The Old Folks’ Home
Several years ago, I wrote a column about living my best life, where I shared my grand plans and visions for the future. I’d move back to south Florida, purchase a condo in a swanky little 55-and-over community, drink cocktails by the pool every Friday afternoon and whistle at the Cabana boy as he walked by. (Or something like that.)
I’d yell at the young folks who were visiting their grandparents as they traipsed through the property. “Get off our sand!”
I’d lead Zumba or Walk-at-Home classes for the other residents every Tuesday and Thursday morning. I’d offer writing workshops once a month. And I’d sashay off to afternoon tea at the women’s club and enjoy the early-bird dinner special on the weekends
As fate would have it, I purchased said condo a couple of weeks ago, and I must say, it’s a pretty sweet gig. A host of amenities—pools, tennis courts, and a library among them— the intracoastal is basically in my back yard, and the ocean is only a couple miles away. There’s even a dog park on the property where owners hang out in the evenings, sipping Chardonnay and swapping stories of Fido’s latest adventures.
A couple of days ago, I worked my way through a rather intimidating stack of unpacked boxes by pondering my many blessings and good fortune that I live in such a community. Just outside, I could hear laughter at the pool. Soon enough, I’ll be out there too, I thought as I took a break from unpacking and glanced out my window.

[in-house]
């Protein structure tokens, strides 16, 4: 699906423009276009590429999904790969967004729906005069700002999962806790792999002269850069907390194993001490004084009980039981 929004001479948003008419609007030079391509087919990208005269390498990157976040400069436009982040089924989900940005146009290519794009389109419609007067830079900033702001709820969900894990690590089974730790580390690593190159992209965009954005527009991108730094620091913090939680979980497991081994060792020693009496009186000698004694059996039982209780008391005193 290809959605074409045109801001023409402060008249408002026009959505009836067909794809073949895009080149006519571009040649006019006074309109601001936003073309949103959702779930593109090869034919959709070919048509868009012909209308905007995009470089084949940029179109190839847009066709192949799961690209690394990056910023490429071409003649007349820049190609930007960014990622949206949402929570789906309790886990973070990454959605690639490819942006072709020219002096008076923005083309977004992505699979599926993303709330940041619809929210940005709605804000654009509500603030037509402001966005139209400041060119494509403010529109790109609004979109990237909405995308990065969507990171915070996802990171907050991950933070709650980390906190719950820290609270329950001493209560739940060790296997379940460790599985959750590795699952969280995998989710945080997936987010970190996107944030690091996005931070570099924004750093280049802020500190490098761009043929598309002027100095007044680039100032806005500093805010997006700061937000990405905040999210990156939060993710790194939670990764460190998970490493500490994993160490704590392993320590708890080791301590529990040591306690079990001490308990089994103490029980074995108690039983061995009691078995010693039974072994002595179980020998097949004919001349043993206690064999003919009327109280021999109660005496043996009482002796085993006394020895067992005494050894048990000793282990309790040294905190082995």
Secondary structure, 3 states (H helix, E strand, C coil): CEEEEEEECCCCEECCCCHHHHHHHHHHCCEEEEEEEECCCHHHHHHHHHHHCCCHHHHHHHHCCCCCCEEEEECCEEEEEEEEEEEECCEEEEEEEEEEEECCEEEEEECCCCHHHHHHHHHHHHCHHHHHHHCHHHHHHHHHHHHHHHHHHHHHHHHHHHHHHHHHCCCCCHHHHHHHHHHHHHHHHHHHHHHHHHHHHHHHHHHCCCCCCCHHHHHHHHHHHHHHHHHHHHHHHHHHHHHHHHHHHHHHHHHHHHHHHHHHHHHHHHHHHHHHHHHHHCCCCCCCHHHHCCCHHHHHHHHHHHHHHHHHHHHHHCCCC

Except that as I looked out, I was struck by a rather peculiar scene. A scene that there’s simply no way to sugarcoat.
Everyone at the pool was old.
That’s right, I said it.
Shocked, perhaps even stunned by this revelation, I processed its implications and reached the only possible conclusion I could find. I’m living in a retirement village. The old folks’ home, if you will.
My first thought was one based in fear. What if all those grand plans and visions had misled me—what if they’d pulled off the most impressive bait-and-switch since the invention of false advertising? What if I was doomed? Would my hair turn grey overnight? Would I need a walker by morning? Was gerascophobia clouding my judgment?
I decided to play devil’s advocate, and reminded myself that I’m not retired, nor am I old.
At least I don’t think I’m old… right?! I’m still a couple years away from 60, after all—and plenty of people will tell you that 60 is the new 40. (No matter that they’re likely all 60 and over.)
Other people say we’re only as old as we feel. While I suppose that’s true, I’m feeling a little melancholy (aka not as young as I used to be) about the whole thing.
Yet in my heart, I knew the bottom line was much like everything else in life. Any given situation becomes what we make of it.
Ultimately, I will define the lens through which I see my life, whether it’s in a swanky over-55 community or old folks home. I’ll decide whether to enjoy cocktails by the pool or invest in a hearing aid and a walker. I’ll choose whether to be the life of the party or a stick in the mud.
So if you’ll excuse me, I’ll be over here enjoying my swanky new community—and if you hear someone yelling, “Get off my sand!” don’t say I didn’t warn you.